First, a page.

Construction: Brass, glass and wood
Artist: Leslie Bruning
Location: Benson Branch
This sculpture "Ladders", for the Benson Branch Library not only addresses the formal relationship of the sculpture to the architecture, but it also addresses the dynamic nature of the library of today and of the future.
The concept of this suspended sculpture visualizes the changing nature of media in today's libraries. The spilling shelves represent the change from book-only transferal of old libraries, now becomes a symbol of the evolving means of access.
A ladder also symbolizes a reaching or striving for something higher. The colored panels, through which light will pass, represent the information and profound ideas produced by human intelligence. The curving, evolving ladder forms represent the same ideas, but show that the methods of storing and communicating information has changed to includes videos, CDs, and computer access systems. The new technology allows the transfer of knowledge through space and time instantaneously. The series of ladder-like forms, with translucent colored glass panels, computer icons and hardware, visually depict this concept. Spotlights and natural light from the high windows illuminate these forms as they gracefully float in space like messages or information emerging from the Internet.
This concept, constructed, in wood, brass and glass, integrates with the physical building as well as the library user's search for the information and enlightenment.
"Ladders," should continue to be a source of intrigue and inquiry for library patrons through the years.
The Omaha Public Library Board, OPL administration and the Omaha Public Art Commission selected "Ladders," to fulfill the promise that 1% of Benson's reconstruction costs be devoted to public art.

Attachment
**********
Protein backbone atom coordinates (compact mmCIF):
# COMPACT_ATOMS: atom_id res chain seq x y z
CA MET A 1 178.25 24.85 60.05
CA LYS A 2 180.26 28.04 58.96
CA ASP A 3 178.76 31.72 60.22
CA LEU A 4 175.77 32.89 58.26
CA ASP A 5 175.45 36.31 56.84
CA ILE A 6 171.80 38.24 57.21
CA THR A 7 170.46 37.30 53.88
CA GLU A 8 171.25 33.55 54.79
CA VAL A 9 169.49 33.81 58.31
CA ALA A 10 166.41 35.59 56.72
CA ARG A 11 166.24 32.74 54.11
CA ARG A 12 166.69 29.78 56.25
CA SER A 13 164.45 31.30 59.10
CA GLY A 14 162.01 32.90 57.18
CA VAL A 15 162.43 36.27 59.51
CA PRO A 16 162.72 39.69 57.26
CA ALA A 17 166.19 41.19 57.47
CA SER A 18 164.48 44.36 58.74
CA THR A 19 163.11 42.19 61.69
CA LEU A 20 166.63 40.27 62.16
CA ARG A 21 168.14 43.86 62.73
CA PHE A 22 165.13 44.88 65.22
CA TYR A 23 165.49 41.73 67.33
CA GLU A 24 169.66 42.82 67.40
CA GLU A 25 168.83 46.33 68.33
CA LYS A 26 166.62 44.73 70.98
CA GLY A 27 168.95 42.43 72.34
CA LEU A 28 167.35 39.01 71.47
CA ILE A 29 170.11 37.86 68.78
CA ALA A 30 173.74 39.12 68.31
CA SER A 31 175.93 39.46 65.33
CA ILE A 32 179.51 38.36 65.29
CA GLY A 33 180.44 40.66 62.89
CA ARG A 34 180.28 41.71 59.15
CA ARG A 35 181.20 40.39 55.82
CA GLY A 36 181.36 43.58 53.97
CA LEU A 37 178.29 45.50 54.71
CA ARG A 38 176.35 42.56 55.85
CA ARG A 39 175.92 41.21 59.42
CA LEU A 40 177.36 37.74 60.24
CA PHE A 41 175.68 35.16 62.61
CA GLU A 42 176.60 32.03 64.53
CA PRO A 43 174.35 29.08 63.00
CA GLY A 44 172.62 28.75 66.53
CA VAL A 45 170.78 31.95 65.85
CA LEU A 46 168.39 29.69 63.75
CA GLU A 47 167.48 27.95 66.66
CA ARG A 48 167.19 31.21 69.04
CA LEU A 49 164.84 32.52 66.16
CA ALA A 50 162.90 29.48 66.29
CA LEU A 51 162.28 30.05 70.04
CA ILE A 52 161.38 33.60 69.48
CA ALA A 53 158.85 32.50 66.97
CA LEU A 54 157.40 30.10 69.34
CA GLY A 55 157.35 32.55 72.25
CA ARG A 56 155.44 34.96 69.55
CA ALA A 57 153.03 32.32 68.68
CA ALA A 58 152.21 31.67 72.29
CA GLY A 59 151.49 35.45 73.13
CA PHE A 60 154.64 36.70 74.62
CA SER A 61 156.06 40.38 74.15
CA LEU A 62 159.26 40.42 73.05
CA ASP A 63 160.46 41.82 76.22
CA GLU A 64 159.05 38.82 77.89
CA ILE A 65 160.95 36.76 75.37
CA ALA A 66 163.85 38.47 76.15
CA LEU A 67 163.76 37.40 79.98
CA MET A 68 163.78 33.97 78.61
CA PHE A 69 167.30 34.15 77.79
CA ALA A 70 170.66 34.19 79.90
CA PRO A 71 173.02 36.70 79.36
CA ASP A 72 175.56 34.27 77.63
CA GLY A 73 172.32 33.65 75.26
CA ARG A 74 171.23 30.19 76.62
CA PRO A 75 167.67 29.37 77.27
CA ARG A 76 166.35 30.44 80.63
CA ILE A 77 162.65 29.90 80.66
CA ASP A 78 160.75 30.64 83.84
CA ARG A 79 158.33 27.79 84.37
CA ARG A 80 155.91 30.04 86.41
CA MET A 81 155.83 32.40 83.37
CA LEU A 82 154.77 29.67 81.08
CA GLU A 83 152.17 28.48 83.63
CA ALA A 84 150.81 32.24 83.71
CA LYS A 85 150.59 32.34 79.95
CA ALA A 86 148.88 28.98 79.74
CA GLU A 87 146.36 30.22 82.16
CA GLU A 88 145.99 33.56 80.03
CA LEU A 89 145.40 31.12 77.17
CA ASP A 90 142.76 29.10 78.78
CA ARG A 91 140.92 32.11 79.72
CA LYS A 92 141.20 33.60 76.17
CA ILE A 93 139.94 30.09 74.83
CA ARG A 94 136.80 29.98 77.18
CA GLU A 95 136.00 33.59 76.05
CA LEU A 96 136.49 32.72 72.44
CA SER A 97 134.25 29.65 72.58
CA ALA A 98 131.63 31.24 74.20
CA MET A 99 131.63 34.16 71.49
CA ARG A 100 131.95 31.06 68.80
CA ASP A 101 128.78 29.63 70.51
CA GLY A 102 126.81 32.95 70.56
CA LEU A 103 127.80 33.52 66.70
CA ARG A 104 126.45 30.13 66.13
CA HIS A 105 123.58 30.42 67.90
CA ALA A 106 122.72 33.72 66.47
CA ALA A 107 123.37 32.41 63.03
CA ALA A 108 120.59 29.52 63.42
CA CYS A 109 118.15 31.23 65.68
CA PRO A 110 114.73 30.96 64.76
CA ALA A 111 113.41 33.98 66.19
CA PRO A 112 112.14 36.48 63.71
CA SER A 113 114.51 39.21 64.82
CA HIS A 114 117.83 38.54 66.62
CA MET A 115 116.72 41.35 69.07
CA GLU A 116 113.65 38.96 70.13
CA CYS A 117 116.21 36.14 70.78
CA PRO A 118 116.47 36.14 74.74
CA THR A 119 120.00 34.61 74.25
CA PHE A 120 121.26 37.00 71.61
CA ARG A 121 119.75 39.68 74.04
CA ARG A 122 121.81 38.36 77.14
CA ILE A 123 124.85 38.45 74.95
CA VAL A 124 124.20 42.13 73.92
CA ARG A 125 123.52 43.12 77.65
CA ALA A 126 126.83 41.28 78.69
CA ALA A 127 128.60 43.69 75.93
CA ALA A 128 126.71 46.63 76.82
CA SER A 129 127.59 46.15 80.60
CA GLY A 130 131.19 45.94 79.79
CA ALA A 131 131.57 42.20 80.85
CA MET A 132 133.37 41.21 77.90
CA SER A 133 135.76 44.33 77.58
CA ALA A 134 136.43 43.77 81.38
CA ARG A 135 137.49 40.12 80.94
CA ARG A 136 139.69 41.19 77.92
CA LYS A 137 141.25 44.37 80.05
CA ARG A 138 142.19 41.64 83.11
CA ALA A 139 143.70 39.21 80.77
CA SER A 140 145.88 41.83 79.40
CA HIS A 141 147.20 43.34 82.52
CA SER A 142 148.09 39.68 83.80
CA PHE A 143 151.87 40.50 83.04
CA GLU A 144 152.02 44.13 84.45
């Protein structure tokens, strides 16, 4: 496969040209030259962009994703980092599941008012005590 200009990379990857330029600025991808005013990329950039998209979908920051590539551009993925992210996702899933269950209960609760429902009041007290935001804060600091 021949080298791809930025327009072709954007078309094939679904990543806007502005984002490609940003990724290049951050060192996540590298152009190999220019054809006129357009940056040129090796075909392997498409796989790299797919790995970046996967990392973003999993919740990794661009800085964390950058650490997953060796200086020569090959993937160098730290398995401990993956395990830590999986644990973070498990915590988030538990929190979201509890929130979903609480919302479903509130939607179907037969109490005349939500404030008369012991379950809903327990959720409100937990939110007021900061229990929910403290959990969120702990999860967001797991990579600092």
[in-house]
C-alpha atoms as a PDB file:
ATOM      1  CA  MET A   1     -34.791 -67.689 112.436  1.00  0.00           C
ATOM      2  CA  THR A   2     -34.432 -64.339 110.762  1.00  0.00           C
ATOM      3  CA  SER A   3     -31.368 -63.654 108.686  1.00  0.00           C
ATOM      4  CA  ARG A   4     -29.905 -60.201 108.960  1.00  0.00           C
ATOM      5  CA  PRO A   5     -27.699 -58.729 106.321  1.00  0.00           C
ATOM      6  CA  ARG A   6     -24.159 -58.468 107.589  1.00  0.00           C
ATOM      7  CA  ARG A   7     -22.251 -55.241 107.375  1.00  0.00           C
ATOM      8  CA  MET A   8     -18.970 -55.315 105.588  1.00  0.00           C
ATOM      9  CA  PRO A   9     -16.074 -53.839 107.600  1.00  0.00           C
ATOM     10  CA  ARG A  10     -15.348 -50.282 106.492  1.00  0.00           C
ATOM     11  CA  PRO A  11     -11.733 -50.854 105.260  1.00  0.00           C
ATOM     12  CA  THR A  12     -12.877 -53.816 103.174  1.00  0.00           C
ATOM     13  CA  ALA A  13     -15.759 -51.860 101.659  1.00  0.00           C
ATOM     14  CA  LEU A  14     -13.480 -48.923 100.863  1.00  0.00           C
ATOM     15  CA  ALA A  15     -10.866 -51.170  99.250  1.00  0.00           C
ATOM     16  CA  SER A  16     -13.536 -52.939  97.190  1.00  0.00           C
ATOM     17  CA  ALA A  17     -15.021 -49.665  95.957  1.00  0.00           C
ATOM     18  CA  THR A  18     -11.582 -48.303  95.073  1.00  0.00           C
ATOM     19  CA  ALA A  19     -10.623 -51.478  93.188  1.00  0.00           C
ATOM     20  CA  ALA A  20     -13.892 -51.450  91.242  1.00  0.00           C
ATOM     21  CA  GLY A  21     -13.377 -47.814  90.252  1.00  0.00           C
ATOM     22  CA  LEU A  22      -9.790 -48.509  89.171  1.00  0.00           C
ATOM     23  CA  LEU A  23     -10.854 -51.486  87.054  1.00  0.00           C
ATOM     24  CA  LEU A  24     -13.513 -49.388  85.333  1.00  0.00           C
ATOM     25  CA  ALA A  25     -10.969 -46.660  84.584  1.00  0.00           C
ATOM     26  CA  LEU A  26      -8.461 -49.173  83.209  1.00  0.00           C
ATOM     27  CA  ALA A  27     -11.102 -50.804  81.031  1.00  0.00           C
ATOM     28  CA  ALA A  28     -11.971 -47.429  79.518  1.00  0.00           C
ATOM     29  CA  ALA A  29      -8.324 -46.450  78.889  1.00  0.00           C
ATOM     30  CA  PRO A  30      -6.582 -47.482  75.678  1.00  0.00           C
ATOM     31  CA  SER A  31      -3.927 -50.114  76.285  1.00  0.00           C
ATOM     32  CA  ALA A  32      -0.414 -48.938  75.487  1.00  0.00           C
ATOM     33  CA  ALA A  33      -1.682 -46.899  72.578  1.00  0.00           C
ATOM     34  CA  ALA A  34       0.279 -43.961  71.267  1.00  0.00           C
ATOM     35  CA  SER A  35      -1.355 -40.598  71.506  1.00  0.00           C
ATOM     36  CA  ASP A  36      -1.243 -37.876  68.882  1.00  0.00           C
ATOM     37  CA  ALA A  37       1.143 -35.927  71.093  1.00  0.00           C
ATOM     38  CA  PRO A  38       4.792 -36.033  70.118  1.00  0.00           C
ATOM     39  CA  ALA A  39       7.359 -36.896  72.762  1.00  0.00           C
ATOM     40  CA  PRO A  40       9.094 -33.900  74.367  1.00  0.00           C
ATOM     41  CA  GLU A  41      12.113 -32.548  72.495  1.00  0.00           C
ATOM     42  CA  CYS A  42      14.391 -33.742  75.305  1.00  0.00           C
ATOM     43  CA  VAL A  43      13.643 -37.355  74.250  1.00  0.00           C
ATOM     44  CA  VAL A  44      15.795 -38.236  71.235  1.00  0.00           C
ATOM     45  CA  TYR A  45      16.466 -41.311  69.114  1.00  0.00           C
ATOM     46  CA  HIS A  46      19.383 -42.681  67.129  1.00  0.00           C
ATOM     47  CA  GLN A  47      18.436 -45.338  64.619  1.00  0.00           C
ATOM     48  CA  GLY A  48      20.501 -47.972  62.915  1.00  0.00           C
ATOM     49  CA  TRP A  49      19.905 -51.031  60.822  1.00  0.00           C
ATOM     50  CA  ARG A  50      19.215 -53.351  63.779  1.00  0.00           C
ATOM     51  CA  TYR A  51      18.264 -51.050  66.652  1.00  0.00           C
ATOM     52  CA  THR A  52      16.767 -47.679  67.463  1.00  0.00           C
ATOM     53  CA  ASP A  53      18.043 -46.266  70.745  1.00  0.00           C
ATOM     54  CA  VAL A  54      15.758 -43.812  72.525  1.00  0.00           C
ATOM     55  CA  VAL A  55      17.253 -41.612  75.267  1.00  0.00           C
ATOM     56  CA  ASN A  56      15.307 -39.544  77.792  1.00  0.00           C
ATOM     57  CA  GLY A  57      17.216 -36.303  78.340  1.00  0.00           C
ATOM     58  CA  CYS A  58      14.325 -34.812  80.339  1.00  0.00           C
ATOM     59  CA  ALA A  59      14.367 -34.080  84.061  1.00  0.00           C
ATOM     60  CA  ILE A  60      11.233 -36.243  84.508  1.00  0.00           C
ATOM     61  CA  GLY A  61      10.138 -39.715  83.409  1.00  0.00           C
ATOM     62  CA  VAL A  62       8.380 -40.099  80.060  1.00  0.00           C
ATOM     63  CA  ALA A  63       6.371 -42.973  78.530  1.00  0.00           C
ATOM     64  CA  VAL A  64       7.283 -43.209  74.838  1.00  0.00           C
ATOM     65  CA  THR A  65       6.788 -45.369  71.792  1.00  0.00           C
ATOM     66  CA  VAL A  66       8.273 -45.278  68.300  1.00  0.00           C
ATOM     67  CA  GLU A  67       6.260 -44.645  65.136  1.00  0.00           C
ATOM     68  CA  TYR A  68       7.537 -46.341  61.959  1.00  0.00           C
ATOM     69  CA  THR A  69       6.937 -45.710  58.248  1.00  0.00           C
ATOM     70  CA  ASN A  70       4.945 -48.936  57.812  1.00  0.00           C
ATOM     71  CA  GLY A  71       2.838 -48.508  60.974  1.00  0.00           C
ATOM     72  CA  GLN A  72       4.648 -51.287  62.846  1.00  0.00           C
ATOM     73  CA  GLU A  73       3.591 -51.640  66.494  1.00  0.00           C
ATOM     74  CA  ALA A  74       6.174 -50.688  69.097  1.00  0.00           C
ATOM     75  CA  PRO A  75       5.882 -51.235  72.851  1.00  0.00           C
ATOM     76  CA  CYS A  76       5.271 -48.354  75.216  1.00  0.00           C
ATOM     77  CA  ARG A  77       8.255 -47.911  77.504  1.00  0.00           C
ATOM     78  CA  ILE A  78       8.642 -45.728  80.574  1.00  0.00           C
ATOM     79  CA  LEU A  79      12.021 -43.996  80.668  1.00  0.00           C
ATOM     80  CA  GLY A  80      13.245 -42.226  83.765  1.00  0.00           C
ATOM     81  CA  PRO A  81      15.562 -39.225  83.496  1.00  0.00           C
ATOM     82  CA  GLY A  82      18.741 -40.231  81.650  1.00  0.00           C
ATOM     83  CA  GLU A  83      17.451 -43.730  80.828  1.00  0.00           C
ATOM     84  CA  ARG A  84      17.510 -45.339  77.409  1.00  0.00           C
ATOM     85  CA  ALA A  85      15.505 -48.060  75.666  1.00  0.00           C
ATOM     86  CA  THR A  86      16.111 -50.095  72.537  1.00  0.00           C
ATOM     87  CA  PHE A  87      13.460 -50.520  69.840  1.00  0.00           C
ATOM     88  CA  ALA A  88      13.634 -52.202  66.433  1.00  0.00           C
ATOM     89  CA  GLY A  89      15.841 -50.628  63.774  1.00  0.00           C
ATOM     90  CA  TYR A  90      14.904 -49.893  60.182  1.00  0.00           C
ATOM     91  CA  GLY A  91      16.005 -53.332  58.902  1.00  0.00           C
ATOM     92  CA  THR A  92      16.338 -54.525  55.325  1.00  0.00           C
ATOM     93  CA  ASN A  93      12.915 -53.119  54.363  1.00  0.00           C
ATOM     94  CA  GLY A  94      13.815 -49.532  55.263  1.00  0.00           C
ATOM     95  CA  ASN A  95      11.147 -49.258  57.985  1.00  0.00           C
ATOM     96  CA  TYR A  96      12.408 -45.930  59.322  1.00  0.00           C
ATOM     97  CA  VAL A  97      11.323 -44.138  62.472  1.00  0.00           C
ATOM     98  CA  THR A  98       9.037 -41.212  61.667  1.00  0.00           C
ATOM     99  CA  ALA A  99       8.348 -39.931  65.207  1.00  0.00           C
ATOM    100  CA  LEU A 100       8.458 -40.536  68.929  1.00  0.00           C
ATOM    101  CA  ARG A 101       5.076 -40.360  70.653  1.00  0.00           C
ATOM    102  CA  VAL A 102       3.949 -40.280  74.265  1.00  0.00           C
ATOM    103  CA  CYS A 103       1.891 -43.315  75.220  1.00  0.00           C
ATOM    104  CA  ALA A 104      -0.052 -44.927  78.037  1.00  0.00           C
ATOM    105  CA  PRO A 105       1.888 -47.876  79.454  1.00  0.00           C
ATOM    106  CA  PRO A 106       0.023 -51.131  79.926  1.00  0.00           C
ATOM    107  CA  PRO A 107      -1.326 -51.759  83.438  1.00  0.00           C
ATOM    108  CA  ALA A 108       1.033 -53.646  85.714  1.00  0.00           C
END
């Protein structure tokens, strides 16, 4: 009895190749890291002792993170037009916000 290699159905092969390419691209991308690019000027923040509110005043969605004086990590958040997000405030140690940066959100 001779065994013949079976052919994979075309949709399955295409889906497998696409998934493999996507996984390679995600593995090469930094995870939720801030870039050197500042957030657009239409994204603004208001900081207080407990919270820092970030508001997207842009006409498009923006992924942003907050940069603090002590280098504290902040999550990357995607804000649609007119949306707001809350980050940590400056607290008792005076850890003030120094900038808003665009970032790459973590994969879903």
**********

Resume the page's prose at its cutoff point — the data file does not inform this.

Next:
(Leslie Bruning, February 1999; transcribed by L. Sullivan, September 2005)
Art4Omaha Team Project
Construction: Plywood, clay, acrylic paint
Artist: Benson High School
Location: South wall just inside main entrance
These abstract, amorphous representations celebrate Benson’s rich past and present as well as its bright future. Students focused on depicting well-known existing landmarks as well as places remembered by long-time residents and those intended for the future by community planners. Sites and emblems include the Benson High School copula, the Benson Branch Library and Benson’s insignia, composed of two back-to-back letter B's that form the shape of a butterfly. This crest was featured prominently on flags flown throughout Benson when it was an independent city prior to becoming part of Greater Omaha in 1917. Cornfields, a streetcar and roller coaster also provided inspiration for additional abstracted elements that undergo a metamorphosis throughout the piece. The artwork begins and ends with a landscape portraying the importance of Benson’s origins while similarly underscoring the community’s on-going expansion.
Inspired by well-known Nebraska artist Allen Tubach, the students created this mixed-media abstract wall relief reflective of his style both in terms of form and color. The formal shape of the overall piece is cut from plywood onto which is attached textural clay and acrylic painted plywood, all of which form the artwork’s colorful and complex background.